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In the United States Court of Appeals For the Seventh Circuit ____________________ No. 18 2622 SURGERY CENTER AT 900 NORTH MICHIGAN AVENUE, LLC, Plaintiff Appellant, v. AMERICAN PHYSICIANS ASSURANCE CORPORATION, INC., et al., Defendants Appellees. ____________________ Appeal from the United States District Court for the Northern District of Illinois, Eastern Division. No. 15 cv 4336 — Sharon Johnson Coleman, Judge. ____________________ ARGUED APRIL 12, 2019 — DECIDED APRIL 25, 2019 ____________________ Before FLAUM, EASTERBROOK, and SYKES, Circuit Judges. FLAUM, Circuit Judge. A jury found Surgery Center at 900 North Michigan Avenue, LLC (“Surgery Center”) liable in a medical malpractice action for $5.17 million. Surgery Center’s insurance coverage under its policy with insurer American Physicians Assurance Corporation, Inc. capped out at $1 mil lion per claim, leaving it responsible for the excess judgment. Surgery Center sued for bad faith because its insurer failed to settle the claim for the policy limit. The district court denied 2 No. 18 2622 summary judgment to the insurer but, after six days of a jury trial, granted the insurer judgment as a matter of law. We af firm. I. Background A. Factual Background Plaintiff appellant Surgery Center is an outpatient surgi cal center that permits outside physicians to perform day sur gery at its facility. Defendants appellees American Physicians Assurance Corporation, Inc. and American Physicians Capi tal, Inc. (collectively “APA”) together constitute a medical malpractice insurance company that insured Surgery Center. The insurance policy Surgery Center purchased from APA limited APA’s liability to $1 million per claim and provided that APA would defend and indemnify Surgery Center for claims that fell within the policy’s coverage. The current dispute stems from a medical malpractice ac tion against Surgery Center. On November 26, 2002, Dr. Har rith Hasson performed outpatient laparoscopic surgery on Gwendolyn Tate at Surgery Center. Dr. Hasson is an outside physician who had privileges at Surgery Center; he was not a Surgery Center employee. Dr. Hasson did not see Tate or sign her discharge instructions before the center released her. In stead, Surgery Center’s anesthesiologist discharged Tate and gave the written discharge instructions to Tate’s boyfriend. Four days after surgery, Tate checked into to the hospital with surgical complications (a perforated bowel) that eventually rendered the previously healthy thirty four year old a quad riplegic. Tate sued Dr. Hasson and Surgery Center in Cook County, Illinois state court in May 2003 for medical malpractice. APA No. 18 2622 3 hired an outside law firm, Lowis & Gellen, to defend Surgery Center in accordance with APA’s defense guidelines. Jennifer Lowis and, later, Mark Smith of Lowis & Gellen represented Surgery Center. Guita Griffiths was Surgery Center’s presi dent, an attorney, and the point of contact for APA and de fense counsel on the Tate case. As of November 2004, APA set the amount of the “Re serve”—money the Michigan Department of Insurance re quired APA (a Michigan corporation) to put aside to cover an adverse verdict—at $560,000. APA labeled the case “high ex posure” because it believed the damages in the event of an adverse verdict could exceed Surgery Center’s policy limit. After discovery and prior to the first of two trials, on July 31, 2007, Tate’s counsel offered to settle with Surgery Center for the full amount of its policy with APA—$1 million. APA rejected the demand. On August 3, 2007, Dr. Hasson’s insur ance carrier settled with Tate for his policy limit of $1 million. The same day, Surgery Center moved the court to reconsider the previous denial of its motion for summary judgment; the court granted reconsideration and dismissed the case. In De cember 2009, the Illinois Appellate Court partially reversed, remanding for trial the issue of whether the nursing staff at Surgery Center breached the standard of care when discharg ing Tate and whether the breach proximately caused Tate’s injury. Following remand, APA raised the Reserve to the maxi mum amount of the policy limit—$1 million. APA did not in form Surgery Center that it increased the Reserve but told Surgery Center that it continued to believe the case was de 4 No. 18 2622 fensible. Prior to the second trial, in May 2010, Tate sent an other settlement demand for the policy limit of $1 million. APA again rejected this demand. The jury returned a verdict for Tate for $5.17 million. Grif fiths retained personal counsel following the verdict and set tled with Tate for $2.25 million, of which APA paid $1 million, per the policy limitation. B. Procedural Background In May 2015, Surgery Center sued APA in federal court, alleging state law claims of negligence, breach of fiduciary duty, and concert of action. As relevant here, Surgery Center claimed APA had acted in bad faith by failing to settle with Tate for the policy limit. Shortly before trial, the district court denied APA’s motion for summary judgment. It held that APA’s true assessment of the likelihood of a liability finding against Surgery Center and of the potential damages amount in excess of Surgery Center’s policy limit were disputed issues of material fact. The court observed that the increase in the Reserve following remand potentially indicated APA’s belief that Surgery Center would be found liable at trial, though the purpose of the increase and the method of calculating the Re serve remained in dispute. The case proceeded to a jury trial. Surgery Center pre sented evidence that in 2005 APA had promoted a new Vice President of Claims who implemented a company wide strat egy, the “Concrete Plan,” to promote aggressive defense of claims against its insured. Shelly Oblak, the APA claims rep resentative handling the Tate case, testified that APA rated the case a nine out of ten as to “severity” based on plaintiff Tate’s condition and that the initial Reserve on the case was No. 18 2622 5 $560,000. APA calculated the Reserve by predicting and mul tiplying several factors: Full Liability Value (the estimated damages award against all defendants, assuming Tate won— $8 million); the chance of losing (70%); and Surgery Center’s estimated percentage share of liability (10%). Oblak testified that APA rejected Tate’s first settlement demand for the pol icy limit of $1 million because it believed the case was defen sible. That same day, Oblak wrote Griffiths advising her that APA was not making an offer of settlement to Tate, that APA would not be responsible for any payment in excess of Sur gery Center’s policy limit, and that Surgery Center may wish to retain personal counsel to advise it regarding the potential excess exposure. When the state court dismissed the Tate case on a renewed summary judgment motion during the first trial, Oblak docu mented in the case file that APA had “a lot to be thankful for.” She testified she held this belief because it was a high expo sure case with a sympathetic plaintiff. Following appellate re mand, however, APA raised the Reserve to the full policy limit of $1 million. Oblak explained how APA made this cal culation: a $7 million Full Liability Value estimate, multiplied by Surgery Center’s 100% share of liability (as Dr. Hasson had settled out of the case), divided in half to reach the “midpoint” of $3.5 million. Because the policy limit was $1 million, how ever, APA capped the Reserve at that amount. Notably, the second Reserve calculation did not take into account APA’s evaluation of the likelihood of success on the case; rather, it merely assessed potential damages.1 1 Oblak testified as much, as did Tom Reed, an APA claims litigation manager, and Catherine Shutack, APA’s Vice President of Claims. 6 No. 18 2622 Prior to the second state trial, Oblak wrote to Griffiths to inform her about Tate’s renewed $1 million settlement de mand; she wrote that APA was not negotiating a settlement and again reminded Griffiths of the policy limit. Oblak testi fied that she believed the case “got better for the defense” on remand; Tate did not have a nursing expert to testify against the nurses at Surgery Center, which APA considered signifi cant because a medical malpractice case in Illinois requires the support of expert testimony. Oblak also testified that she met with Griffiths prior to the second trial and that Griffiths told Oblak she believed it was a “frivolous case and that it should be tried.” Griffiths testified that she knew from day one of working with APA and Lowis & Gellen that she could hire a personal lawyer to represent Surgery Center if she “didn’t think that Jennifer [Lowis] was doing a good job.” Prior to meeting Oblak, Griffiths had the clinical staff at Surgery Center review Tate’s medical records and wrote to Lowis, “Although you are correct to suggest that they indicate a patient with a poor prognosis, I think that they also strongly support the argu ment that The Surgery Center showed no sign of negligence with respect to her care.” Griffiths further explained to Lowis, “I’m concerned because you … chose to highlight the severity of the patient’s injuries in your cover letter to … APA and didn’t balance the fact by letting [APA] know that the evi dence so far has all supported our stand that The Surgery Center was not negligent.” Griffiths concluded, “I really think we have an extremely strong case in Tate” and asked Lowis to communicate that to APA. Lowis then sent Griffiths a letter detailing the severity of Tate’s injuries and warning her that an adverse jury verdict No. 18 2622 7 “could easily be in the range of $10 million or more.” How ever, Lowis explained her belief that liability for the Surgery Center for independent negligence was unlikely. Griffiths had additional conversations with Oblak and Lowis about the case, focusing on whether the Surgery Center nurses had met the standard of care, and if their care was good—which Oblak, Griffiths, and the Surgery Center clinical staff agreed it was—Surgery Center was going to win the case. Griffiths acknowledged that she expressed to Lowis and Oblak she “felt like we did the right things and … felt like it didn’t feel fair” to settle because “[t]he case was frivolous.” When con fronted with emails with updates from Lowis throughout the pendency of the Tate case, Griffiths recognized that she knew Tate’s condition was not improving from the time of Lowis’s initial estimate of the potential damages and that she had been told Cook County was a “dangerous” jurisdiction for de fendants. On July 11, 2007, Gri ths emailed Lowis to implore her not to settle the case: “I know that insurance companies make their decisions based on economics, but I really would not feel right settling this case where I think that it is clear that we were not negligent in any way.” In a series of emails to Oblak over the next week, Gri ths explained: I know that as our insurer you will be doing a cost benefit analysis of whether or not to move this case into a settlement posture based largely on the defense and settlement costs of each scenario. I understand fully the rationale. However, I would like you to con sider our opinion on this matter. 8 No. 18 2622 I request that you strongly consider allow ing us to continue to assert our defenses and allow us to win this case. [I]f you will continue to allow plaintiffs to believe that there’s always money on the ta ble, then we will only fuel the frivolous nam ing of surgery centers in cases that involve surgeons’ judgments only. Please do not consider settling this case un der any circumstances. We cannot encour age plaintiffs’ lawyers to think that they can intimidate us into putting money on the ta ble when we more than met the standard of care. The constant increase in premiums have lit erally made one of our centers not profitable, and we’re wondering how we’re going to get by. I beg you to be as aggressive as possible and use every available means to make this pain ful and expensive for the plaintiff and her lawyer. Griffiths also testified during her direct examination that she was not made aware of Tate’s 2007 $1 million settlement demand nor that APA rejected the demand. On cross exami nation, however, APA’s counsel showed Griffiths a copy of the settlement rejection letter with Griffiths blind copied and a contemporaneous email from Griffiths to Oblak thanking her “for standing behind us and not settling.” Shortly there after, Lowis emailed Griffiths: No. 18 2622 9 Sometimes I lose sight of the damage potential in this case because it seems so defensible and the plaintiff has done such a sloppy job putting it together, but I do want to remind you that this plaintiff is a quadriplegic. And if there is an ad verse verdict, it could be and would likely be in excess of your insurance limits. Griffiths acknowledged that after the appellate court par tially reversed the midtrial grant of summary judgment, Lowis spoke with her about Surgery Center’s likelihood of success at an upcoming trial. Specifically, Lowis told Griffiths that while the case would likely proceed to trial “on the the ory that the patient was discharged from The Surgery Center without Dr. Hasson seeing her,” the testimony was “favorable … on the wrongful discharge theory,” and therefore, Lowis believed Surgery Center was “very likely to prevail on that issue before a jury.” Additionally, when Smith took over for Lowis following the remand, Griffiths acknowledged that Smith told her they were going to win because Tate did not have the right kind of expert. Oblak too told Griffiths that the case got better on remand because Tate was limited to a single claim. Finally, Griffiths testified that she received a copy of Tate’s second settlement demand letter and of APA’s rejection of the demand but that the decision to reject the demand was not discussed with her. Several additional APA witnesses believed Tate’s case, though significant from a damages perspective, was weak when it came to proving Surgery Center’s liability. For exam ple, Tom Reed, an APA claims litigation manager, testified that he thought it was critical that Tate had not disclosed a nursing expert to testify in support of her case and believed 10 No. 18 2622 there was “a strong empty chair defense against Dr. Hasson.” Reed estimated Surgery Center’s chance of losing in the 2010 trial was 25%. Additionally, also based on Tate’s lack of a nursing expert, defense counsel Smith estimated Surgery Center’s likelihood of success at trial was 90%. Although Surgery Center relied on two experts at the sum mary judgment stage to opine on the significance of APA rais ing the Reserve following remand in 2010—Guy O. Kornblum and Allan D. Windt—at trial Kornblum did not offer testi mony linking the increase of the Reserve in 2010 to APA’s as sessment of Surgery Center’s risk of liability, and Windt did not testify at all.2 At the close of Surgery Center’s bad faith case, APA moved for judgment as a matter of law under Rule 50(a). The district court concluded that the disputed facts that had pre vented summary judgment were no longer in dispute. It de termined that the evidence presented at trial showed APA be lieved the Tate case was “highly defensible.” The court cited the standard for the duty to settle under Illinois law from Had dick ex rel. Griffith v. Valor Insurance, 763 N.E.2d 299 (Ill. 2001), and explained: [T]here has to be a reasonable probability of re covering on the excess policy limits, and a rea sonable probability of a finding of liability against the insured. They have to both be there. 2 The district court granted in part APA’s motions in limine regarding Surgery Center’s experts, precluding the experts from interpreting gov erning law and from opining on what APA and defense counsel did or should have done or whether they violated the law. No. 18 2622 11 It can’t be one or the other. And here the evi dence and testimony all demonstrate that the possibility of recovery, again, was always on the table. [Surgery Center] was well aware of this fact, that it would be a possible recovery in ex cess of the limit. However, everyone agreed, everyone from lawyers to medical to the plain tiff herself, that there was a really good chance of—they would be successful as to no liability finding. The district court relied on Griffiths’s emails to Lowis in sisting Surgery Center had done nothing wrong with respect to caring for Tate, imploring Lowis to be as aggressive as pos sible in defending the case, and expressing appreciation that APA was not settling. The court granted APA’s motion and entered judgment in its favor on all claims on June 26, 2018. Surgery Center appeals. II. Discussion A. Legal Standards We review a district court’s ruling on a Rule 50(a) motion for judgment as a matter of law de novo. Ruark v. Union Pac. R.R. Co., 916 F.3d 619, 625 (7th Cir. 2019). Judgment as a mat ter of law is appropriate if, after “a party has been fully heard on an issue during a jury trial[,] … a reasonable jury would not have a legally sufficient evidentiary basis to find for the party on that issue.” Fed. R. Civ. P. 50(a)(1). The judgment as a matter of law standard “‘mirrors’” the standard for granting summary judgment, “such that ‘the inquiry under each is the same.’” Reeves v. Sanderson Plumbing Prods., Inc., 530 U.S. 133, 150 (2000) (quoting Anderson v. Liberty Lobby, Inc., 477 U.S. 242, 12 No. 18 2622 250–51 (1986)). In deciding a Rule 50(a) motion, the “court does not make credibility determinations or weigh the evi dence.” Passananti v. Cook County, 689 F.3d 655, 659 (7th Cir. 2012). In Illinois, an insurer has a duty to act in good faith when responding to a settlement offer.3 Haddick, 763 N.E.2d at 303. While an insurer may consider its own interests when evalu ating a settlement offer, it must, “in good faith, give at least equal consideration to the interests of the insured and if it fails so to it acts in bad faith.” Cernocky v. Indem. Ins. Co. of N. Am., 216 N.E.2d 198, 205 (Ill. App. Ct. 1966). To sustain a bad faith claim against its insurer, a policyholder must establish: “[1] the duty to settle arose; [2] the insurer breached the duty; and [3] the breach caused injury to the insured.” Haddick, 763 N.E.2d at 304. The duty to settle arises when a third party de mands settlement within the policy limits, “a claim has been made against the insured[,] and there is a reasonable proba bility of recovery in excess of policy limits and a reasonable probability of a finding of liability against the insured.” Id. The parties dispute what is required to satisfy the “reason able probability” standard—whether it is akin to a more likely than not standard (as APA argues) or whether it falls somewhere above a mere possibility but less than a prepon derance standard (as Surgery Center argues). The Illinois Su preme Court announced the reasonable probability standard in Haddick but has not articulated a definition. The Illinois Ap pellate Court, however, has weighed in, stating that it 3 “Because we sit in diversity, we apply the substantive law that Illi nois’s courts would choose—in this instance, the law of Illinois.” Altom Transp., Inc. v. Westchester Fire Ins. Co., 823 F.3d 416, 421 (7th Cir. 2016). No. 18 2622 13 “read[s] Haddick as requiring the pleading of facts which show that liability is at least more likely than not, but not nec essarily a certainty.” Powell v. Am. Serv. Ins. Co., 7 N.E.3d 11, 17 (Ill. App. Ct. 2014). “When a state supreme court has not spoken on an issue, the decisions of the state’s intermediate appellate courts are authoritative unless we have a compel ling reason to doubt that they have stated the law correctly.” AAR Aircraft & Engine Grp., Inc. v. Edwards, 272 F.3d 468, 470 (7th Cir. 2001).4 B. Surgery Center’s Evidence APA argues we should affirm judgment as a matter of law in its favor because Surgery Center did not introduce any ev idence that the duty to settle the Tate case ever arose. It claims that at no point was there a reasonable probability that Sur gery Center would be found liable.5 Although APA urges us to follow the Illinois Appellate Court’s interpretation of rea sonable probability as akin to more likely than not, it argues that it prevails even if we apply the lesser standard Surgery Center promotes. We agree; because APA prevails under ei ther definition of the standard, we need not opine on a ques tion of state law the Illinois Supreme Court has yet to address. 4 Surgery Center spends much of its appellate brief arguing that APA failed to disclose a conflict of interest to Surgery Center. As Surgery Center acknowledged at oral argument, however, it did not bring any claim for bad faith failure to disclose a conflict of interest and instead proceeded to trial exclusively under the theory of bad faith failure to settle. 5 The parties do not dispute that there was a reasonable probability of recovery in excess of the policy limits if a jury found Surgery Center liable (as it in fact did). 14 No. 18 2622 Juries can be unpredictable, so there is always a possibility of liability in a jury trial even in the strongest of cases. That mere possibility of liability is not enough to prevent an award of judgment as a matter of law for APA. Surgery Center needs evidence that its liability was reasonably probable for the duty to settle to have arisen—it has none. Oblak, the APA claims representative handling the Tate case, testified that she be lieved the case was defensible, meaning she thought Surgery Center would not be found liable. Oblak believed this from the start, and she testified that she thought Surgery Center’s case got stronger after remand because Tate was limited to a single claim and did not have an appropriate expert to testify on that claim. The attorneys handling the defense, Lowis and Smith, both shared Oblak’s belief in the case’s defensibility. From the beginning, Lowis believed individual liability for Surgery Center was unlikely. Following remand, Lowis af firmed her belief in an email to Griffiths: “We have a lot of testimony that is favorable to us on the wrongful discharge theory, and we believe we are very likely to prevail on that issue before a jury.” When Smith took over defense of the case, he confirmed he shared the belief that Surgery Center would win because Tate did not have the right expert witness to support her claim. Griffiths, Surgery Center’s president and main witness at trial, did little to help Surgery Center’s case and, in fact, se verely undermined it. Document after document showed that Griffiths also believed the case was defensible and Surgery Center would not be found liable because it was not negligent in providing care to Tate. Though Griffiths testified she relied on Oblak’s, Lowis’s, and Smith’s counsel to form that view, she also testified she had the Surgery Center clinical staff re view Tate’s records and that they too believed Surgery Center No. 18 2622 15 was not at fault. Indeed, Griffiths repeatedly asked Lowis and Oblak not to focus on the potential for significant damages and instead focus on “the evidence [that] so far has all sup ported our stand that The Surgery Center was not negligent.” Griffiths made clear to APA and to defense counsel that she did not want the case settled: “I request that you strongly con sider allowing us to continue to assert our defenses and allow us to win this case…. Please do not consider settling this case under any circumstances.”6 The most Surgery Center can point to as evidence of rea sonable probability of liability is the increase in APA’s Re serve following remand from the appellate court. It argues APA’s increase of the Reserve, and failure to inform Surgery Center of the increase, evidences bad faith: APA must have known Surgery Center was at an increased risk of liability, so much so that it increased the Reserve from $560,000 to the full policy limit of $1 million. And though APA protected itself by putting $1 million in Reserve in the event of an adverse jury finding, Surgery Center argues, APA did not warn Surgery Center to set aside money to pay for an adverse judgment in excess of the policy limit. The evidence is to the contrary: APA repeatedly reminded Surgery Center of the policy limit and that Surgery Center would be responsible for any judgment exceeding that limit. Moreover, Lowis reminded Griffiths on numerous occasions that Tate had serious injuries and if Surgery Center was found 6 Surgery Center emphasizes that these communications were around the time of the first state trial in 2007 and that Gri ths did not reiterate these requests at the time of the second trial in 2010. There was no evi dence, however, that Gri ths expressed any alternative view—i.e. that she ever requested APA consider settling prior to the second trial. 16 No. 18 2622 liable, damages “could easily be in the range of $10 million or more.” Though APA increased the Reserve amount following remand, evidence at trial showed the increased amount, as opposed to the initial Reserve of $560,000, did not take into account APA’s evaluation of the likelihood of success on the case.7 Instead, it focused on potential damages, which every one knew could greatly exceed the policy. This evidence does not support the inference Surgery Center suggests and is in sufficient to establish a reasonable probability of its liability.8 Surgery Center also points to evidence of APA’s “Con crete Plan” to argue APA aggressively defended litigation and to suggest that such defense tactics were unreasonably invoked in APA’s defense of the Tate case. There is no evi dence, however, of a connection between the Concrete Plan and APA’s decision not to settle the Tate case. Indeed, the ev idence showed Griffiths urged APA not to settle because she 7 Surgery Center argues the testimony of its expert, Robert Martier, supports that APA estimated a 50% likelihood of success on the merits fol lowing remand based on the increase in the Reserve. However, Surgery Center takes Martier’s testimony out of context to make this argument: at one point Martier stated APA “variously evaluated [the] risk at 10[%], 25[%], or even 50, 50,” but that statement was not connected to any testi mony about the Reserve. 8 At oral argument, Surgery Center pointed to the following as evi dence demonstrating APA’s knowledge of the likelihood of liability: the severity of Tate’s injury and sympathy for Tate, the case was pending in Cook County (which is known for high plainti s’ verdicts), the discharge nurse was a poor witness, Tate’s boyfriend had died and was unavailable to testify, and the expert nurse APA retained to testify for Surgery Center performed poorly in her deposition. But the evidence at trial showed eve ryone involved knew this information, including Gri ths, and they all still believed Surgery Center was not negligent and would prevail. No. 18 2622 17 believed the case was frivolous and because she was con cerned about the effect of a settlement on Surgery Center’s in surance premiums. Thus, evidence of the Concrete Plan is ir relevant to the issue of whether a duty to settle arose in this particular case. Surgery Center did not present any evidence that anyone involved in litigating the Tate case believed there was more than a mere possibility Surgery Center would be found liable, and the mere possibility of liability is insufficient under either party’s preferred interpretation of the Illinois Supreme Court’s reasonable probability standard. Because “a reasona ble jury would not have a legally sufficient evidentiary basis” to find the duty to settle arose—i.e. that there was a reasonable probability of a finding of liability against Surgery Center— the district court properly granted judgment as a matter of law for APA. See Fed. R. Civ. P. 50(a)(1). III. Conclusion For the foregoing reasons, we AFFIRM the judgment of the district court.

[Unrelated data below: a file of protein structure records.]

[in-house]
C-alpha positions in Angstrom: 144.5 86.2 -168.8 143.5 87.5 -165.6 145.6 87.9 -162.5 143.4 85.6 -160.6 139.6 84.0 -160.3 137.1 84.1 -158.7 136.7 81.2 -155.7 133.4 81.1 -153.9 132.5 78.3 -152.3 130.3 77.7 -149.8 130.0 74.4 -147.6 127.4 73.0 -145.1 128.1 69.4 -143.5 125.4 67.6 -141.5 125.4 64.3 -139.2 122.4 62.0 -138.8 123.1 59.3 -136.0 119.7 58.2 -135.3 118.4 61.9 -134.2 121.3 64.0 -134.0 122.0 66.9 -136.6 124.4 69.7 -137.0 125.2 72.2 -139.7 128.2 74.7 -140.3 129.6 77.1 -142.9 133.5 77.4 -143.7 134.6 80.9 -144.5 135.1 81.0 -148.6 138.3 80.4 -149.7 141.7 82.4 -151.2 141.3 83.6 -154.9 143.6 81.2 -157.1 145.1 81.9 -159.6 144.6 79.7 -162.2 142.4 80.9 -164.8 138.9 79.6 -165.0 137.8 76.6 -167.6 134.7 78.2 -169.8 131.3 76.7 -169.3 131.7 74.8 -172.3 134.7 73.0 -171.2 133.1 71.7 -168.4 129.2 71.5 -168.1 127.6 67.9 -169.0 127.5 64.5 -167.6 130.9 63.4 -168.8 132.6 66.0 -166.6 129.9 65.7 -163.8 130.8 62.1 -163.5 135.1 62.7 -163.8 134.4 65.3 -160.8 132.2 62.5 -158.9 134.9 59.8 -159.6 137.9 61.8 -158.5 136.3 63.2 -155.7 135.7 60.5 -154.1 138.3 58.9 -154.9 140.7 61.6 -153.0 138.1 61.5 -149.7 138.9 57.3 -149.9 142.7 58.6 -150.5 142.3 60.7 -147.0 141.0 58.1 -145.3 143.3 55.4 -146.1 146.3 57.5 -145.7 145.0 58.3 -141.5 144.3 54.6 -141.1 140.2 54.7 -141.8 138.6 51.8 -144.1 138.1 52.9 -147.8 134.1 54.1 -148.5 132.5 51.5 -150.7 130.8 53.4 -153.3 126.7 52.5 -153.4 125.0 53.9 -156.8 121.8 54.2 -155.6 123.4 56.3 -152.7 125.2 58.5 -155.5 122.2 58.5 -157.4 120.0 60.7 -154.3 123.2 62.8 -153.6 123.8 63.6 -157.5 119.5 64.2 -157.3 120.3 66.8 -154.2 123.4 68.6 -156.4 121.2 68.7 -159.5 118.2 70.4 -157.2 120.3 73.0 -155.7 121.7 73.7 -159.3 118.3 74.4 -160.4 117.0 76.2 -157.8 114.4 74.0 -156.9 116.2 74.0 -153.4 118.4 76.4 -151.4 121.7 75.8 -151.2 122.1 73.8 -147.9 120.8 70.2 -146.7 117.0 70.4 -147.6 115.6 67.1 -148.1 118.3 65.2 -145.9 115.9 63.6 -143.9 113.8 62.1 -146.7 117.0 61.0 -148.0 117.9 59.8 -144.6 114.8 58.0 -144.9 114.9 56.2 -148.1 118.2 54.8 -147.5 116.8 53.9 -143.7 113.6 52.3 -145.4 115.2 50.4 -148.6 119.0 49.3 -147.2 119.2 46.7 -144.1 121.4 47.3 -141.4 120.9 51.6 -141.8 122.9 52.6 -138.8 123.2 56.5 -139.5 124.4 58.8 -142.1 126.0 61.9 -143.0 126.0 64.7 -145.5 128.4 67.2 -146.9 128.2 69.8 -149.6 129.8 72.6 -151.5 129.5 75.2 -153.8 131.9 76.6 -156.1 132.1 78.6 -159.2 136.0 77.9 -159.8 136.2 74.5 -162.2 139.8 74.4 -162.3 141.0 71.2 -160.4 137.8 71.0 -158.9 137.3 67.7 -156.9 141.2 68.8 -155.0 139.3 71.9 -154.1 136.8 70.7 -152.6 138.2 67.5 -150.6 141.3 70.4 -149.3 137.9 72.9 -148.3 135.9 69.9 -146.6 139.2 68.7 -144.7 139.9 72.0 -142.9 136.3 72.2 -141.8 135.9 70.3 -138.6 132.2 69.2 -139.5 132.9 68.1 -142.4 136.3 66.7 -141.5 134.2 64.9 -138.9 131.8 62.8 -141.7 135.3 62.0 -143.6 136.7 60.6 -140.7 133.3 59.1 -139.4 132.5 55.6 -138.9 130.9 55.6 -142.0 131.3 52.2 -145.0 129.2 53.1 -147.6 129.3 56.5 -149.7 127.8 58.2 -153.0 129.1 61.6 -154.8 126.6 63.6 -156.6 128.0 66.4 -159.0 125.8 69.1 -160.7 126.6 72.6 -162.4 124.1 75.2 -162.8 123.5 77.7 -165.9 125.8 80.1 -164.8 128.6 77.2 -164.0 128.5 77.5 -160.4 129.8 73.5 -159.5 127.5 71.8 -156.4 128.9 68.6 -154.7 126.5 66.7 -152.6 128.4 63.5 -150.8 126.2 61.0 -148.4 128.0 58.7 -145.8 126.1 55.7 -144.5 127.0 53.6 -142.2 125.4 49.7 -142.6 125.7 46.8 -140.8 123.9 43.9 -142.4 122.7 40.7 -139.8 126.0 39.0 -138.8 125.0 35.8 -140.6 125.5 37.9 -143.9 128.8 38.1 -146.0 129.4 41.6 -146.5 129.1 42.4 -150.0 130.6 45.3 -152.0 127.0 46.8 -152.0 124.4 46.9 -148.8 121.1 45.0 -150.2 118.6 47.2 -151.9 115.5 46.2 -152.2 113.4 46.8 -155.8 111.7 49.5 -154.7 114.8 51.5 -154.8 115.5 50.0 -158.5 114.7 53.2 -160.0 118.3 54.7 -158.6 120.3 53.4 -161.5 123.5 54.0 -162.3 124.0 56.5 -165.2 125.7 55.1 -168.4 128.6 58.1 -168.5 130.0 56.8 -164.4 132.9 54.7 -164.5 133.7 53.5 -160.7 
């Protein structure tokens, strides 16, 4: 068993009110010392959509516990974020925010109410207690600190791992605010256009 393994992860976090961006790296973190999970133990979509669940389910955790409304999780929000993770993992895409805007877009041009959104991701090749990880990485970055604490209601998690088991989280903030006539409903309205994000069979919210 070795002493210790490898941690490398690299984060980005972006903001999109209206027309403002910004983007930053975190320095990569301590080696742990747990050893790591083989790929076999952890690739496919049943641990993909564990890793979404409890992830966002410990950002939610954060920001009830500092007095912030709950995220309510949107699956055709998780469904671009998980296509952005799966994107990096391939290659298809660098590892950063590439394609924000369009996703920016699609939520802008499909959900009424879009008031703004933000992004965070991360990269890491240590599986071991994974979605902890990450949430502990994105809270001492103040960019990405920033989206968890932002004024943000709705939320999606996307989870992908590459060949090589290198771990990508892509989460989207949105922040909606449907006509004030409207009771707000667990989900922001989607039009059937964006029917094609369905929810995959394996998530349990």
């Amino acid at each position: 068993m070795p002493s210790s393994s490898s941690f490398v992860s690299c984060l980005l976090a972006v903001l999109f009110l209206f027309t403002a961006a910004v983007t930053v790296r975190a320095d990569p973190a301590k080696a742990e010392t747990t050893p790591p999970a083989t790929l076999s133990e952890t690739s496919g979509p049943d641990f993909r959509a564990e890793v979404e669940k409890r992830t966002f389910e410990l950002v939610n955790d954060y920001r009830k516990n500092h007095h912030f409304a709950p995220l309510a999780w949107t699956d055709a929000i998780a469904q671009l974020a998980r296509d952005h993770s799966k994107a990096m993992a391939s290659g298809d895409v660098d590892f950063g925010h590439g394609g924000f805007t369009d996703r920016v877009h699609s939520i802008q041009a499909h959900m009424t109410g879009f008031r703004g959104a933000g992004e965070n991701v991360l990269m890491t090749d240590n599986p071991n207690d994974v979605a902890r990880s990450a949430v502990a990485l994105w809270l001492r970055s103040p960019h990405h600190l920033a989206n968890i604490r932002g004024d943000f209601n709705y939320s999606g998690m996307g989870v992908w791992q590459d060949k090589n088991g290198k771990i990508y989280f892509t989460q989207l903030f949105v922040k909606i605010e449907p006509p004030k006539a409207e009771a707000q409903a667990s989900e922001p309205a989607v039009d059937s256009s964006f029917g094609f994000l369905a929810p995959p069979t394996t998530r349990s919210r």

Primary Holding

Surgical Center did not establish that its insurer acted in bad faith in refusing to settle a malpractice claim for policy limits.